Toxic Chemicals Discovered In Drinking Water In The US

Don Wood – – Scientists have discovered potentially toxic chemicals in the drinking water of dozens of U.S. cities.

“A watchdog organization called the Environmental Working Group tested water samples for PFAS, known as “forever chemicals.”

They’re man-made, industrial chemicals that don’t break down in the environment or in the human body.

Toxic Chemicals Discovered In Drinking Water In The US

Credit: Public Domain

Health experts believe exposure to PFAS can increase the risk of cancer, birth defects and reduce the effectiveness of vaccines in children.

PFAS exposure has also been linked to high cholesterol and obesity.

EWG says it took water samples from 44 cities and counties in 31 states and the District of Columbia between May and December of 2019.

They analyzed all the samples, including the one taken from MLGW’s tap water, for 30 different PFAS chemicals.

The report, released this week, shows some of the highest levels of PFAS were found in major metropolitan areas including Miami, Philadelphia and New Orleans.

Some of the lowest, but still concerning levels, were found in Jackson, Mississippi, Little Rock, Arkansas and Memphis, Tennessee,” WMC5 reports.

MLGW spokesperson Stacey Greenberg told WMC5 that “currently the Environmental Protection Agency (EPA) is developing analytical methods, maximum contaminates levels (MCLs) for PFAS and reviewing the health risk associated with PFAS. The EPA non-enforceable health advisory level is 70 parts per trillion.

According to the Environmental Working Group (EWG) sampling referenced in the USA Today “PFAS toxic forever chemicals found in drinking water throughout US” article, Memphis tested at 1 parts per trillion, far below the EPA advisory level. MLGW is actively monitoring the development of regulations and treatment options concerning PFAS.”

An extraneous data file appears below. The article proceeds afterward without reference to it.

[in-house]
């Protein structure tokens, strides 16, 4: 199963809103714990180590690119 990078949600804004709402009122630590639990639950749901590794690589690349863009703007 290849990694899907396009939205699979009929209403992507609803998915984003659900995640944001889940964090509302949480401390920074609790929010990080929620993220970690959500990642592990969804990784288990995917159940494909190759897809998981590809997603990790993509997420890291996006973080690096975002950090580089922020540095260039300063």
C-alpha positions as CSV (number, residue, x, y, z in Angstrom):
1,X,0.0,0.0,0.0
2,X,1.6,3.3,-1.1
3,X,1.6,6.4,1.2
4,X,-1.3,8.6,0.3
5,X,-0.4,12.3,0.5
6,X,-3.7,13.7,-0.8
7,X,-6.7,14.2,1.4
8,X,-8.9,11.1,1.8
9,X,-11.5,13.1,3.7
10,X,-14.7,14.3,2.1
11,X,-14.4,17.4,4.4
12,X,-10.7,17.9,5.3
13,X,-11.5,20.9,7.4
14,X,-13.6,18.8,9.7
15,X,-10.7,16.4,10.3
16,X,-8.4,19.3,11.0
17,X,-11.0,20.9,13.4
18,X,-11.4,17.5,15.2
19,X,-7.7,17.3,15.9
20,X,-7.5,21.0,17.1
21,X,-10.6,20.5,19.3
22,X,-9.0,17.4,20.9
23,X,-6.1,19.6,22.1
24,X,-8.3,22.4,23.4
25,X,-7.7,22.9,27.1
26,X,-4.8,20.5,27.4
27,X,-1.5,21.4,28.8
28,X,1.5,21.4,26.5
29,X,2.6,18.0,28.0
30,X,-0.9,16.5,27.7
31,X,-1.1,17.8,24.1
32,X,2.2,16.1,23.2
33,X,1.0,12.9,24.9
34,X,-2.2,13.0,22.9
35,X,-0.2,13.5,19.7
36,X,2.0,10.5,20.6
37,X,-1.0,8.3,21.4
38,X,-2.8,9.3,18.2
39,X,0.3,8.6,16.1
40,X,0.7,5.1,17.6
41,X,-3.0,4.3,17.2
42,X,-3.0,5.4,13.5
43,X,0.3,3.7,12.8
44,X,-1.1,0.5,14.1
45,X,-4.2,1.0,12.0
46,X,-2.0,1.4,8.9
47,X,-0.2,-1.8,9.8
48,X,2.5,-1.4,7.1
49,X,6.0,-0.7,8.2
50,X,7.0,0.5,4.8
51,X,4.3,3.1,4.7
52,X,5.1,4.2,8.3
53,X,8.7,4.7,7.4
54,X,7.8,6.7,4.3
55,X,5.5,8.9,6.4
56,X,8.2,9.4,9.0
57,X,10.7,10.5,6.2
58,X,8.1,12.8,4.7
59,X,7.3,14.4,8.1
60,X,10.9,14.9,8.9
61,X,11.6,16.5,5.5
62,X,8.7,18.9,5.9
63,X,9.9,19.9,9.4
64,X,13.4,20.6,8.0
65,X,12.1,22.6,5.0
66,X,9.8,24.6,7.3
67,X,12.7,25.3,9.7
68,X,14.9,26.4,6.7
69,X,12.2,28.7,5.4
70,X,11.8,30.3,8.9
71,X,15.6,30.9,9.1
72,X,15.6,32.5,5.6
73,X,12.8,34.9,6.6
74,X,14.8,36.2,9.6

Unknown Toxic Byproducts In Drinking Water In The US

Professor Carsten Prasse from Johns Hopkins University and his collaborators from the University of California, Berkeley and Switzerland have also found previously unknown toxic byproducts in drinking water.

“Mixing drinking water with chlorine, the United States’ most common method of disinfecting drinking water, creates previously unidentified toxic byproducts.

There’s no doubt that chlorine is beneficial; chlorination has saved millions of lives worldwide from diseases such as typhoid and cholera since its arrival in the early 20th century. But that process of killing potentially fatal bacteria and viruses comes with unintended consequences.

The discovery of these previously unknown, highly toxic byproducts raises the question how much chlorination is really necessary,” Professor Prasse said.

Phenols, which are chemical compounds that occur naturally in the environment and are abundant in personal care products and pharmaceuticals, are commonly found in drinking water. When these phenols mix with chlorine, the process creates a large number of byproducts. Current analytical chemistry methods, however, are unable to detect and identify all of these byproducts, some which may be harmful and can cause long-term health consequences, Prasse explained.

While Prasse stresses that this is a lab-based study and the presence of these novel byproducts in real drinking water has not been evaluated, the findings also raise the question about the use of alternative methods to disinfect drinking water, including the use of ozone, UV treatment or simple filtration.

“In other countries, especially in Europe, chlorination is not used as frequently, and the water is still safe from waterborne illnesses. In my opinion, we need to evaluate when chlorination is really necessary for the protection of human health and when alternative approaches might be better,” says Prasse.

See also:

Water And Its Secrets: Water Has A Memory Far Longer Than Our Transient Lifetimes

Earth’s Water Is Older Than The Solar System

Microbial ‘Noah’s Ark’ Will Protect Human Health

“Our study also clearly emphasizes the need for the development of new analytical techniques that allow us to evaluate the formation of toxic disinfection by-products when chlorine or other disinfectants are being used. One reason regulators and utilities are not monitoring these compounds is that they don’t have the tools to find them.”

The researchers’ findings were published in the journal Environmental Science & Technology.

To read the entire EWG PFAS in Drinking Water study, click here.

Written by Don Wood – Staff